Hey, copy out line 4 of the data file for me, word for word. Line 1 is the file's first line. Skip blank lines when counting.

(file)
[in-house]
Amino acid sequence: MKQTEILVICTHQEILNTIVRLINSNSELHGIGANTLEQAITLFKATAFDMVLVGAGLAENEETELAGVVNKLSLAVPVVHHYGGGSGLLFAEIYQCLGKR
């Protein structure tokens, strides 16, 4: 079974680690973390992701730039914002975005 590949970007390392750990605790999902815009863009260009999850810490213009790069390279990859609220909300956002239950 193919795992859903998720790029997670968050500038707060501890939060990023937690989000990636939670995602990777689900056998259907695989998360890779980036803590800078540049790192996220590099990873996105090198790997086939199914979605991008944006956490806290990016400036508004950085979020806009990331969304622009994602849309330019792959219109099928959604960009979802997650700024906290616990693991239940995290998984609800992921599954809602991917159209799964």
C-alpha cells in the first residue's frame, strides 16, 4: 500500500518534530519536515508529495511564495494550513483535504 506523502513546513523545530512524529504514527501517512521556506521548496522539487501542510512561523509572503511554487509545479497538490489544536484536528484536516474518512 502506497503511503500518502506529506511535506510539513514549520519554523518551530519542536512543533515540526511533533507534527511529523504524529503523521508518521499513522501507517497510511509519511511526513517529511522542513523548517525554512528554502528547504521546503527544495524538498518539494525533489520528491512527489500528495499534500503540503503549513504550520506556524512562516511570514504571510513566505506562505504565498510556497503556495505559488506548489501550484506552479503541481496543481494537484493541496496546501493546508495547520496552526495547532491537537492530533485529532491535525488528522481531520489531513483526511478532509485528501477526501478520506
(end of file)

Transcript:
C-alpha cells in the first residue's frame, strides 16, 4: 500500500518534530519536515508529495511564495494550513483535504 506523502513546513523545530512524529504514527501517512521556506521548496522539487501542510512561523509572503511554487509545479497538490489544536484536528484536516474518512 502506497503511503500518502506529506511535506510539513514549520519554523518551530519542536512543533515540526511533533507534527511529523504524529503523521508518521499513522501507517497510511509519511511526513517529511522542513523548517525554512528554502528547504521546503527544495524538498518539494525533489520528491512527489500528495499534500503540503503549513504550520506556524512562516511570514504571510513566505506562505504565498510556497503556495505559488506548489501550484506552479503541481496543481494537484493541496496546501493546508495547520496552526495547532491537537492530533485529532491535525488528522481531520489531513483526511478532509485528501477526501478520506